WITU head wants teachers’ rights respected

POSTED: 11/21/14 11:39 AM

St. Maarten—The rights of teachers to be respected and the rights of children to act responsibly were high on the agenda for union president Claire Elshot, as St. Maarten joined the rest of the world yesterday in observing International Day of the Rights of the Child.

International rights of the child has been observed for 35 years and while the teachers’ union president made it clear she is an advocate of these rights, she however stressed that what is lacking is the emphasis on teaching children to be respectful particularly of parents and teachers and to be responsible. She said children must make their parents and teachers proud through good behavior and by playing vital roles in their schools.

Elshot pointed out that as an educator she has come across numerous children over the years that are disruptive in the classroom, which she notes is disrespecting other pupils rights to an education. According to the president of the Windward Islands Teachers Union, when a child disrupts a class it takes time away from the lesson of the day since that time is spent getting the class back in order. She pointed out that these disruptions can keep a class off achieving their target. “The rights of children must be respected, but children must also respect the rights of other children, their parents and their teachers. They must be responsible and humble,” Elshot told members of the media at yesterday’s bi-weekly press conference of the Chamber of Labor Unions.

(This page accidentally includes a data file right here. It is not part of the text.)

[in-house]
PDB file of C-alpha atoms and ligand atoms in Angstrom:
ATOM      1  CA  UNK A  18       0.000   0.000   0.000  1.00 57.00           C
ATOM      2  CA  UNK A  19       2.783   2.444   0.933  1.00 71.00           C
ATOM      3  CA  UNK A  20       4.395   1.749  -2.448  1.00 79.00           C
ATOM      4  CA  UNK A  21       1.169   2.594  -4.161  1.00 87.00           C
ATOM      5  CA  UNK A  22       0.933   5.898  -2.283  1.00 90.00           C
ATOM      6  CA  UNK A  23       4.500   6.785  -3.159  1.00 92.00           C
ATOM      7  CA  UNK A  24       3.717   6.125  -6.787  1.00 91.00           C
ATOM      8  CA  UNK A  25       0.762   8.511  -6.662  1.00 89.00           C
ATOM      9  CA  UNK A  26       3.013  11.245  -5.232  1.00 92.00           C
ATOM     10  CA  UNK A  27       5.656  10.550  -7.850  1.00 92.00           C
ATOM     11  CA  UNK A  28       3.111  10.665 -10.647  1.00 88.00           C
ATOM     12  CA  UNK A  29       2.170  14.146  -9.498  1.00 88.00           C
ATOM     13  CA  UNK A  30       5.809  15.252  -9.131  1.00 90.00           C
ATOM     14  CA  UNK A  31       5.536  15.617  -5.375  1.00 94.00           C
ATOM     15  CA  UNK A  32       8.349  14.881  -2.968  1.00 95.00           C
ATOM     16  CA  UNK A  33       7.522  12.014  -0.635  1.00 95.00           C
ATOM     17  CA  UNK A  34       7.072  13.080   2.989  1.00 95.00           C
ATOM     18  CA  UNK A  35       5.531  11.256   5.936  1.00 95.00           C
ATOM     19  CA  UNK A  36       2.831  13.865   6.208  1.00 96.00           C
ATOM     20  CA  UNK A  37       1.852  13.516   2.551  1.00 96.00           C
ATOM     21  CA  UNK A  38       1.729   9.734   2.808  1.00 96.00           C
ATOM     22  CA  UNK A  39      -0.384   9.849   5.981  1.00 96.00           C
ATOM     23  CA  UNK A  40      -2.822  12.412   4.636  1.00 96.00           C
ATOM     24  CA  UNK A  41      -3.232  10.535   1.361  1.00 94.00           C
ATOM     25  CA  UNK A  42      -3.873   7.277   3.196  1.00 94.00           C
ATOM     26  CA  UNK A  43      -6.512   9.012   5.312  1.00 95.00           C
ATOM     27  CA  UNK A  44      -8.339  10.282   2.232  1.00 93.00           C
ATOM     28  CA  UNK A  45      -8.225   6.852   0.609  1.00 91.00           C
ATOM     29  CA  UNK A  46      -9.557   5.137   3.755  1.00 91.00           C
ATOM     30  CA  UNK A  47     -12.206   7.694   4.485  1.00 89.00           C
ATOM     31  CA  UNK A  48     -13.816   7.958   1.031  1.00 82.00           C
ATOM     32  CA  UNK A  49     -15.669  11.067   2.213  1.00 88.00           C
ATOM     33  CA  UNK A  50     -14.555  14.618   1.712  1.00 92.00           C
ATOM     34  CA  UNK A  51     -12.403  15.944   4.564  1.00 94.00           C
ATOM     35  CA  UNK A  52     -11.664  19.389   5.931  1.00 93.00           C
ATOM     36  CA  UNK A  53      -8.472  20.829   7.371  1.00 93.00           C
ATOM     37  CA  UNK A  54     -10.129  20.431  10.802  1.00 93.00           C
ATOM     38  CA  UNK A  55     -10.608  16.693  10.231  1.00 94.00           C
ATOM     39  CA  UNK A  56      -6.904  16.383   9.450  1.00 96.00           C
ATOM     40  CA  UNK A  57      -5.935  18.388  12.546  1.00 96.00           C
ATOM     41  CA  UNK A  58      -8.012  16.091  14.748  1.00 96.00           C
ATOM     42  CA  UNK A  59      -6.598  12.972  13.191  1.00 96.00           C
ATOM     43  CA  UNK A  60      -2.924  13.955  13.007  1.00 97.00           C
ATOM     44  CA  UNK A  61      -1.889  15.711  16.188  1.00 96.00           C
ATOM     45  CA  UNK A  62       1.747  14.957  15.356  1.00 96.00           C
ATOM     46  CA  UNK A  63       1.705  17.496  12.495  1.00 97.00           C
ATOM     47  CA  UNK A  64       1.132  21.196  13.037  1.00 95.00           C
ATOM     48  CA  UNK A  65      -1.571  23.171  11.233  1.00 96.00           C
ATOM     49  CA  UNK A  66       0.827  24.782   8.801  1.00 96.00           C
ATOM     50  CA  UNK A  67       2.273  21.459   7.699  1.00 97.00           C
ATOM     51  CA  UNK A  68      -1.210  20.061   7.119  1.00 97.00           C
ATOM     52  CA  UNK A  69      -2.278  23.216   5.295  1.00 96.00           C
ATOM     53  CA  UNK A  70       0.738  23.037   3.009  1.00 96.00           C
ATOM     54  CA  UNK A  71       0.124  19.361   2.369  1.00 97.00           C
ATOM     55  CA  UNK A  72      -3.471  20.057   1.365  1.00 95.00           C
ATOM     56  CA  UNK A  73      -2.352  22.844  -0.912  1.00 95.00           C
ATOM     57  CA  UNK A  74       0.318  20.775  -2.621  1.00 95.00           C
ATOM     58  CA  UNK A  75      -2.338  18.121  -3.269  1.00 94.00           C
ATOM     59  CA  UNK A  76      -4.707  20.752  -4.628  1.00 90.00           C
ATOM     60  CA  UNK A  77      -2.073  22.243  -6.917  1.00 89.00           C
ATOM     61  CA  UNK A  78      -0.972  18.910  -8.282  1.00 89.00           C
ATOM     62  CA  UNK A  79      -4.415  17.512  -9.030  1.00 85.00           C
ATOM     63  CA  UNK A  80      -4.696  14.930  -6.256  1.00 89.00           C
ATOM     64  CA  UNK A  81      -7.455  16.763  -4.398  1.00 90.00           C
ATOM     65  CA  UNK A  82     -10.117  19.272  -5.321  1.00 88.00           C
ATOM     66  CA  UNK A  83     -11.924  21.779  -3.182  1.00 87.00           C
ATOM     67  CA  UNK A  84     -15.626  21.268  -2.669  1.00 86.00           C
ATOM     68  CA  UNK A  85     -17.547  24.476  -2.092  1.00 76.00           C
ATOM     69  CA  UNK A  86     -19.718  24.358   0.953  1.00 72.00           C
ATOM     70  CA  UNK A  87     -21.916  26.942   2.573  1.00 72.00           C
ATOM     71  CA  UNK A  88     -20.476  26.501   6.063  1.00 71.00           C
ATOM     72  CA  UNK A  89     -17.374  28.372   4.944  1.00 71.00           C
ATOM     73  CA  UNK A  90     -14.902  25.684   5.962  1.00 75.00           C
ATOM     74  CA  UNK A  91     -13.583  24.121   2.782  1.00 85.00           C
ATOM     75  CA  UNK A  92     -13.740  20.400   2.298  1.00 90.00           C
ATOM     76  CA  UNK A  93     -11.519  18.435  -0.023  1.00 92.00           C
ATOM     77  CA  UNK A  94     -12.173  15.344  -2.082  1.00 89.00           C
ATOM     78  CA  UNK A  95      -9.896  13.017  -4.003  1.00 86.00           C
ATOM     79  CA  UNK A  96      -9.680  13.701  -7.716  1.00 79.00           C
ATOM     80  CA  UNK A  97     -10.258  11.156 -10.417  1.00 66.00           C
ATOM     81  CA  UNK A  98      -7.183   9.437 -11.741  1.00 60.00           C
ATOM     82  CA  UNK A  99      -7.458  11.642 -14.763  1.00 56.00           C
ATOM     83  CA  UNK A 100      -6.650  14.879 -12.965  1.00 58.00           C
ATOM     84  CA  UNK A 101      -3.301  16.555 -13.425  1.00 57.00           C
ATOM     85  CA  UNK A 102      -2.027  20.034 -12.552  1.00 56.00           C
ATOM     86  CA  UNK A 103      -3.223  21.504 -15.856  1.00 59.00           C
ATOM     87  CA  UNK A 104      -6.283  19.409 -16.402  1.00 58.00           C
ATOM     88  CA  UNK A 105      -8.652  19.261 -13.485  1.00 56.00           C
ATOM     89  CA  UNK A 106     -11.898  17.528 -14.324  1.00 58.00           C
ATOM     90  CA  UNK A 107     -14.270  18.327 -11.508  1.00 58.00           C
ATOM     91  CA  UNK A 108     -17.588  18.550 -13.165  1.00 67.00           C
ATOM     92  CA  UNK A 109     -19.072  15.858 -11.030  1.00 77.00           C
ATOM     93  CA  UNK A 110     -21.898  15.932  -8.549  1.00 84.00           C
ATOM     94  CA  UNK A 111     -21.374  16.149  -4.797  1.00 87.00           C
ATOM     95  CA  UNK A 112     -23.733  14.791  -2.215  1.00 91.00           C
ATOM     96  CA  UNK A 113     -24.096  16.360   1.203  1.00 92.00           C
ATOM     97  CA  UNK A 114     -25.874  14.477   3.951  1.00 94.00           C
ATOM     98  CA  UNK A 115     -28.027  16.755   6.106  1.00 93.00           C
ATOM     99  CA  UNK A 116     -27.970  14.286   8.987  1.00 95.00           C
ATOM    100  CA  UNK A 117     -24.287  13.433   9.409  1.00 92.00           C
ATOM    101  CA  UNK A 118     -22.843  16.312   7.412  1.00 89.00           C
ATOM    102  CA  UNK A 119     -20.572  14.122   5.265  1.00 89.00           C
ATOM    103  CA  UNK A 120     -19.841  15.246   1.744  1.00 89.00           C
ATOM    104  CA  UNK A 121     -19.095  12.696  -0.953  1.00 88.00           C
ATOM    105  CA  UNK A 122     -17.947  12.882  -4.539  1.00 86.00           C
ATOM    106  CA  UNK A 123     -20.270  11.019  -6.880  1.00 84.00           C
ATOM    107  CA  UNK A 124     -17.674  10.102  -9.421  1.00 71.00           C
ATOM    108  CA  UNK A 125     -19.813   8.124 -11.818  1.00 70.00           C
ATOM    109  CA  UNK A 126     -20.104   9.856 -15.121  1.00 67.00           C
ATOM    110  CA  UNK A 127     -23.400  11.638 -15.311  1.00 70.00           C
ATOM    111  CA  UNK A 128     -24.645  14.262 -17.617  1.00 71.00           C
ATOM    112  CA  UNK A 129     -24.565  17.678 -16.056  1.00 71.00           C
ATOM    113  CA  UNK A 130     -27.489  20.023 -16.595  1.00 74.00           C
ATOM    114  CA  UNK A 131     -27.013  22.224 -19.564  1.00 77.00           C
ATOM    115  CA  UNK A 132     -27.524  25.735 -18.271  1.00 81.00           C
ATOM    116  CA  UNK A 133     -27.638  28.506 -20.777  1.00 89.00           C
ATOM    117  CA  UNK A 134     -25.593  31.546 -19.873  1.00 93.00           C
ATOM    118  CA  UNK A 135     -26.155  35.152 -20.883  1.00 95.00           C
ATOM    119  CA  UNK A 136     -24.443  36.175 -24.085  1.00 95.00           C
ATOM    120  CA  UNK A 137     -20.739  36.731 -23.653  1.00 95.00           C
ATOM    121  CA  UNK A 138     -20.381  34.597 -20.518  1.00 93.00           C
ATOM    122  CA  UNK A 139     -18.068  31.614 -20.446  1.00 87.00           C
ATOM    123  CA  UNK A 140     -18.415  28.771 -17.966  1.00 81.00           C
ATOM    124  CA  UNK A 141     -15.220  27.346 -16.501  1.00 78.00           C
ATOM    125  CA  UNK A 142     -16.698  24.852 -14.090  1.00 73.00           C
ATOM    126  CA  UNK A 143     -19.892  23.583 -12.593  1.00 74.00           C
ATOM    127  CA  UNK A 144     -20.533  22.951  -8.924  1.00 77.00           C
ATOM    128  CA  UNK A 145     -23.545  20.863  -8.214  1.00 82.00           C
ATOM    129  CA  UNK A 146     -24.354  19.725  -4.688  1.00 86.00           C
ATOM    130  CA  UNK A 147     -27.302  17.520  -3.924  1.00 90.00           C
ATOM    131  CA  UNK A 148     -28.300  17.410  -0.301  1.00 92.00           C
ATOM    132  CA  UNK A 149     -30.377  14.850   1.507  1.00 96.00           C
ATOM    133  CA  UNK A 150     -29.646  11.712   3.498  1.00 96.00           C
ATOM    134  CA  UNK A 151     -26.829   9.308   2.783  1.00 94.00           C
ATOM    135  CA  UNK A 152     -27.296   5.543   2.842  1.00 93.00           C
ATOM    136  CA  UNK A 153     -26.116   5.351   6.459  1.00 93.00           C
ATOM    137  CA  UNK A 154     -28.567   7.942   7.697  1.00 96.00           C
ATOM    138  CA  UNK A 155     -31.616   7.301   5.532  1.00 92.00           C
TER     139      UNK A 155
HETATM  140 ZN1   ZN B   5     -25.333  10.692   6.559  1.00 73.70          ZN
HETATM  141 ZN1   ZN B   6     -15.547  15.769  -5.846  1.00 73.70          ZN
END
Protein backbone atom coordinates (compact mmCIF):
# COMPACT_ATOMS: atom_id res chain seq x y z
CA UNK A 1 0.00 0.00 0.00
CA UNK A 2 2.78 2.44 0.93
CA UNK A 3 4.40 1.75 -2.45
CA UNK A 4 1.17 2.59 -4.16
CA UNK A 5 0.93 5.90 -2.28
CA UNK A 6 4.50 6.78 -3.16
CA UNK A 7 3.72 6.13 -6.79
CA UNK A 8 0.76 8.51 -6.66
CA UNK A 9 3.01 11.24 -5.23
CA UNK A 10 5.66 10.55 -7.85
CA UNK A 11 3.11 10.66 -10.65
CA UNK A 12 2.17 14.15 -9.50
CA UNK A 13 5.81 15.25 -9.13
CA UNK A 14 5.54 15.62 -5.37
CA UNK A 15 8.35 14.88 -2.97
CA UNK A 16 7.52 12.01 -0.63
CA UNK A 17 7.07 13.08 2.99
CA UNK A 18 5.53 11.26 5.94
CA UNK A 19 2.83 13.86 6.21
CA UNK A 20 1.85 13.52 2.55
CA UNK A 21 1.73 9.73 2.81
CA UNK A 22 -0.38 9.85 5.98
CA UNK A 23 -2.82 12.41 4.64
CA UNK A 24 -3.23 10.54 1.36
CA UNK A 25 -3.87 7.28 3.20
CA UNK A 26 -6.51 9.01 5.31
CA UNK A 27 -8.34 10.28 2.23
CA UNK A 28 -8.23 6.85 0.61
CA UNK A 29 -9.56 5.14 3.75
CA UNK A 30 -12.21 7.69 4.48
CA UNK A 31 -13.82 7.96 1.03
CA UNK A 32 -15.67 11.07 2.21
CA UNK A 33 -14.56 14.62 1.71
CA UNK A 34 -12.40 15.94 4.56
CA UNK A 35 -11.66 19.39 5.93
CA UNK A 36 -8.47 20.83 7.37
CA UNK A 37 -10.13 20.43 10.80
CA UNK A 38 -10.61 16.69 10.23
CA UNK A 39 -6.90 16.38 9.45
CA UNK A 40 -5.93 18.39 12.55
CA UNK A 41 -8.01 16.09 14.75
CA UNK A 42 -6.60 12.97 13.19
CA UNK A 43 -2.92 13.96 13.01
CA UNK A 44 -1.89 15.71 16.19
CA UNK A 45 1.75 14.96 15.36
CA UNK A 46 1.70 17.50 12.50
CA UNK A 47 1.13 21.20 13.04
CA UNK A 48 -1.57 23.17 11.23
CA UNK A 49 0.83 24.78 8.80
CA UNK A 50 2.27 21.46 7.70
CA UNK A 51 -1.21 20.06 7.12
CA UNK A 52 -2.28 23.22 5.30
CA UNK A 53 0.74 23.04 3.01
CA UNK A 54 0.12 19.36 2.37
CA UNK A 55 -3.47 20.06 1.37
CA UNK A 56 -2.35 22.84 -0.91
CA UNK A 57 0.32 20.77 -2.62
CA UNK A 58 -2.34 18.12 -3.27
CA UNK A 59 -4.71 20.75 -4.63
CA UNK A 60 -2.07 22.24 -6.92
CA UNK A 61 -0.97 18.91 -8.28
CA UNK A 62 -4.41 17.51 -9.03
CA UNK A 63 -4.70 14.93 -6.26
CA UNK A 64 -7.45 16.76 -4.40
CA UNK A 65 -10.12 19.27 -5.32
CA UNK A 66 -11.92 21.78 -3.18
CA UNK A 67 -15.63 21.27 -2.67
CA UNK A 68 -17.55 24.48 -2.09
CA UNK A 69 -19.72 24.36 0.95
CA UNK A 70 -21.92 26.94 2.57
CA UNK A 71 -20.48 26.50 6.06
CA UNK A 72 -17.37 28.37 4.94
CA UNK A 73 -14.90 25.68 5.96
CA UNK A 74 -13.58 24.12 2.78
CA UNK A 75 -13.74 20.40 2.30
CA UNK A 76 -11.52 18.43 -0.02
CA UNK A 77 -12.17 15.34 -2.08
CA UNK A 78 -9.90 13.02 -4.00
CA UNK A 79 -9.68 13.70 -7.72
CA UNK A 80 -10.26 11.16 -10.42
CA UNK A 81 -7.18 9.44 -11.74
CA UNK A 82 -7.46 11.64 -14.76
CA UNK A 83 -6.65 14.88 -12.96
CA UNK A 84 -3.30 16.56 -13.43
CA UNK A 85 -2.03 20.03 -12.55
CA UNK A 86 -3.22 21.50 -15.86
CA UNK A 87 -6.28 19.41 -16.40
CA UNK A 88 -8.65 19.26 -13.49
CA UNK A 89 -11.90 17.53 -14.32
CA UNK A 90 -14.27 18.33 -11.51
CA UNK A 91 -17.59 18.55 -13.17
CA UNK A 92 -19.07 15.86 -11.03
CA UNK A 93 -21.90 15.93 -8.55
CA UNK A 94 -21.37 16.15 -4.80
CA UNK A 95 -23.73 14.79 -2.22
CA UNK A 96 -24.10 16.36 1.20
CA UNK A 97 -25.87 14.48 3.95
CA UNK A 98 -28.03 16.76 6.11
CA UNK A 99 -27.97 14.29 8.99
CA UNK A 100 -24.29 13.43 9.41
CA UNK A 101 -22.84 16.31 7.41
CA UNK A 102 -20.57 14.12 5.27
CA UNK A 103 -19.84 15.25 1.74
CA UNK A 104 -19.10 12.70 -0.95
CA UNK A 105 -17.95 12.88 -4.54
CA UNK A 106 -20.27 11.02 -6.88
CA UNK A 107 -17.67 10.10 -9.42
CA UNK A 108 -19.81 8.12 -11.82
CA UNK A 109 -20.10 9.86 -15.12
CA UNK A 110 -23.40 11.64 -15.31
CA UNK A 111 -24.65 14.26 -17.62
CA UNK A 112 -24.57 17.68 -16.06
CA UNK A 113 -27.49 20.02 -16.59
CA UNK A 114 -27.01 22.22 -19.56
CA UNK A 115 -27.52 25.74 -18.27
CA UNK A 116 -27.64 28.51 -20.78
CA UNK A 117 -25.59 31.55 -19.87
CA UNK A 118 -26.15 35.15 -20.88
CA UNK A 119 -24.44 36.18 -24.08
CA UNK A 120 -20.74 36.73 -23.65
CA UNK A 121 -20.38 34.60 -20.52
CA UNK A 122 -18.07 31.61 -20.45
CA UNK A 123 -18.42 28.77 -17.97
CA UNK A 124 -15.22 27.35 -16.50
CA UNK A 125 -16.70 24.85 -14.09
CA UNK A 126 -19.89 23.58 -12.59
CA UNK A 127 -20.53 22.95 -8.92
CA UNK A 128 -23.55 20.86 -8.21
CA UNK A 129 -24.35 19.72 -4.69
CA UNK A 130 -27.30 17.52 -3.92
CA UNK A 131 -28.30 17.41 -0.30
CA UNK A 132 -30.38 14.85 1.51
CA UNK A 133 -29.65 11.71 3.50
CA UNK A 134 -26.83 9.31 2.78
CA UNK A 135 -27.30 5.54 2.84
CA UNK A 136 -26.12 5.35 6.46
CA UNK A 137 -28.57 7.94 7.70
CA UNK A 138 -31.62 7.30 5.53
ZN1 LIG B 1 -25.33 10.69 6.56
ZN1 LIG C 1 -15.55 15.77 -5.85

She particularly wants the rights of teachers to be respected which Unesco and other international bodies also advocates. While she believes that significant strives have been made in that area, she said there is still discrimination against certain groups of teachers.

As an example of this she cited a pet peeve—the lack of formal recognition of teachers involved in early childhood education. She noted that these persons are still not viewed as teachers are many and are still not part of the mainstream education. Elshot has had meetings with this group and has begun efforts on their behalf to have them formally recognized as members of the teaching profession and to be entitled to the same benefits as teachers in the mainstream education system.

To date 35 of these early childhood workers have signed up to the Witu and Elshot explained that she intends to have a meeting with the new Minister of Education as soon as that individual is named to discuss this matter and to lobby to have the rights of the early childhood educators recognized.

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